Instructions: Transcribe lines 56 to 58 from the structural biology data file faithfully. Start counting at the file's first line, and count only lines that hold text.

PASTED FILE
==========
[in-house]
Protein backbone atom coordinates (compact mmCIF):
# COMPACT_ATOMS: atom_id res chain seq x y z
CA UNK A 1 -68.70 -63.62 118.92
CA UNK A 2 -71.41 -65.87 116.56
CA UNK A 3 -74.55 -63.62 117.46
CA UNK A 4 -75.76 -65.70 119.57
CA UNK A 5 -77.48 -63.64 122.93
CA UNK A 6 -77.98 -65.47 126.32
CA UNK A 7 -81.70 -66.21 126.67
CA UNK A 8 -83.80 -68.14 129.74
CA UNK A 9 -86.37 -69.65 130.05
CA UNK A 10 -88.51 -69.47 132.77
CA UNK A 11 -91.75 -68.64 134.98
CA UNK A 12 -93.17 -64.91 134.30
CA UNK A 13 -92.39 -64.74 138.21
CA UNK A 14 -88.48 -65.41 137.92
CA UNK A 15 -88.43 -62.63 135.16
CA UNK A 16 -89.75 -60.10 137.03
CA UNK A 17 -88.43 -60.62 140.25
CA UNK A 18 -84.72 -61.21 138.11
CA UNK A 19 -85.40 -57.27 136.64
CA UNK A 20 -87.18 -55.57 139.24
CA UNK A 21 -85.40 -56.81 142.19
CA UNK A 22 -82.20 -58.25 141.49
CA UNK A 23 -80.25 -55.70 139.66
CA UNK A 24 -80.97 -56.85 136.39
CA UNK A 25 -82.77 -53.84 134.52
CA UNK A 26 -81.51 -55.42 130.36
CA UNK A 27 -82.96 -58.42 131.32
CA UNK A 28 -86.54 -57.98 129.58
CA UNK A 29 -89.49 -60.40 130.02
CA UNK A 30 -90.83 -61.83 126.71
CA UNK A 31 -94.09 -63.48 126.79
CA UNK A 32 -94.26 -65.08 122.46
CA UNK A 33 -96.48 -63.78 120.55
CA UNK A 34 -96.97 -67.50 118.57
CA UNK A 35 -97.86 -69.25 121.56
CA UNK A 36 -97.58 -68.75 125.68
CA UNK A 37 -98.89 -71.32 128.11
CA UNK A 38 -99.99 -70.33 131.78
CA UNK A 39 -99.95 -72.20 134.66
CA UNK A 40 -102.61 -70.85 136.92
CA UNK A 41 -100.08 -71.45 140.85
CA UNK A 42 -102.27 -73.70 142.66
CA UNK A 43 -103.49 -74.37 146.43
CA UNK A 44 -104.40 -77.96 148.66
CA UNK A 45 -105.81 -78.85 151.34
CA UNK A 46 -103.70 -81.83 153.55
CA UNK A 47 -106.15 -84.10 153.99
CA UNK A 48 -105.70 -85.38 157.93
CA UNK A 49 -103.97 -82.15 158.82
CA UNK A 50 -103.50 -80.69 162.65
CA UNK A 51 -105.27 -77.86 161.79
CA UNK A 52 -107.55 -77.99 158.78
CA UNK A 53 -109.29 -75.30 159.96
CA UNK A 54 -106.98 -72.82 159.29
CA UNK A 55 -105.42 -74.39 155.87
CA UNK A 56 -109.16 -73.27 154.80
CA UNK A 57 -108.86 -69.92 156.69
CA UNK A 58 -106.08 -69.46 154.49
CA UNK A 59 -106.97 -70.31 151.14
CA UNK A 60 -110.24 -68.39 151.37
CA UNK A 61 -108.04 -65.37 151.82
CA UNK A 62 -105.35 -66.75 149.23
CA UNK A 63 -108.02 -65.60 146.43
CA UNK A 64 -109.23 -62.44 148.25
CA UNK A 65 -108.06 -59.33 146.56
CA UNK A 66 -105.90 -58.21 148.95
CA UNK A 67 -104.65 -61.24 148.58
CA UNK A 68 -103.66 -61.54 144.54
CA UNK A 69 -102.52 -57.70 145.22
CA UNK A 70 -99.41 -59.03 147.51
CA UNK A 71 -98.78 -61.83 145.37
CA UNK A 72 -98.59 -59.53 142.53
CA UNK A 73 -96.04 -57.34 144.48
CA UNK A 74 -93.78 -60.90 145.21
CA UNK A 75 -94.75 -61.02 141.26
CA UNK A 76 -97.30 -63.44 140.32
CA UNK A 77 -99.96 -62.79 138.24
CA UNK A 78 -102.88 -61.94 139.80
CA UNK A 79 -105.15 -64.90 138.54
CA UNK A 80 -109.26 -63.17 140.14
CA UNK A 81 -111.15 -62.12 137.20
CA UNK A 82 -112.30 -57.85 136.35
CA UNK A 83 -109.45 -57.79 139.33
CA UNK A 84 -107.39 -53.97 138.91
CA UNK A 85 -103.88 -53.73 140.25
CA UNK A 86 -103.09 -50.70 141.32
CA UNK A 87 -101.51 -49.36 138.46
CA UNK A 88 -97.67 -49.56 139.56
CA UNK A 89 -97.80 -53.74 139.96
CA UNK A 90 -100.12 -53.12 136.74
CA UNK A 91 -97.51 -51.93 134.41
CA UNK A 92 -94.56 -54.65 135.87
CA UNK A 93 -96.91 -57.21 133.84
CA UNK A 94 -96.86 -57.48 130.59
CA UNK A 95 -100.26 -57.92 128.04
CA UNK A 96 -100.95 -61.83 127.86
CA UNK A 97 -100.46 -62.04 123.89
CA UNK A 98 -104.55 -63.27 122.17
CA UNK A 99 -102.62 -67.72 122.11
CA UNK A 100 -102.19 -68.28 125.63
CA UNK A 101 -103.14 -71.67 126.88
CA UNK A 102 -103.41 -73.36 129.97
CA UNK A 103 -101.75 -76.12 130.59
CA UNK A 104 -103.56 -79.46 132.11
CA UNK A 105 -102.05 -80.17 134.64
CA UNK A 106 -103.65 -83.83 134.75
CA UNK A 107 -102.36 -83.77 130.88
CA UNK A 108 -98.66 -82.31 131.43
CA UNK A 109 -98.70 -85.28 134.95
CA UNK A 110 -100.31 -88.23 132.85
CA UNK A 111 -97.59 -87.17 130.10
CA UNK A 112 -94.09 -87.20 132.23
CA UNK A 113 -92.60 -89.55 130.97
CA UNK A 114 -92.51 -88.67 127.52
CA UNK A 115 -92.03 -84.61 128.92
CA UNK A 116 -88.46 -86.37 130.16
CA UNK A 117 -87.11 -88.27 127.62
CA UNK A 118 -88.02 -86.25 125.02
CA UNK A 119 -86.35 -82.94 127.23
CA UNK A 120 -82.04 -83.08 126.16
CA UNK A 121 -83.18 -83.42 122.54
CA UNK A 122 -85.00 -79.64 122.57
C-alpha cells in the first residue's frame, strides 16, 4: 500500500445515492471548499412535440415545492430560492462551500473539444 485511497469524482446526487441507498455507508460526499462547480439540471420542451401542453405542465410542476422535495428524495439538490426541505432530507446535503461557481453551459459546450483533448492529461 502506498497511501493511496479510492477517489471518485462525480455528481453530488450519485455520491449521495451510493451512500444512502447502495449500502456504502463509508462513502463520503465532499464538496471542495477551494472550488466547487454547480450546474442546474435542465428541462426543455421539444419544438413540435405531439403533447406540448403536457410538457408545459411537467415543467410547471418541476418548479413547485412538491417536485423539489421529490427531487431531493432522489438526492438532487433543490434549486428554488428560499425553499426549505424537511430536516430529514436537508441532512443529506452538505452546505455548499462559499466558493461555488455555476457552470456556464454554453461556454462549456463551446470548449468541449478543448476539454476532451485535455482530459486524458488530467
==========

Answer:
CA UNK A 53 -109.29 -75.30 159.96
CA UNK A 54 -106.98 -72.82 159.29
CA UNK A 55 -105.42 -74.39 155.87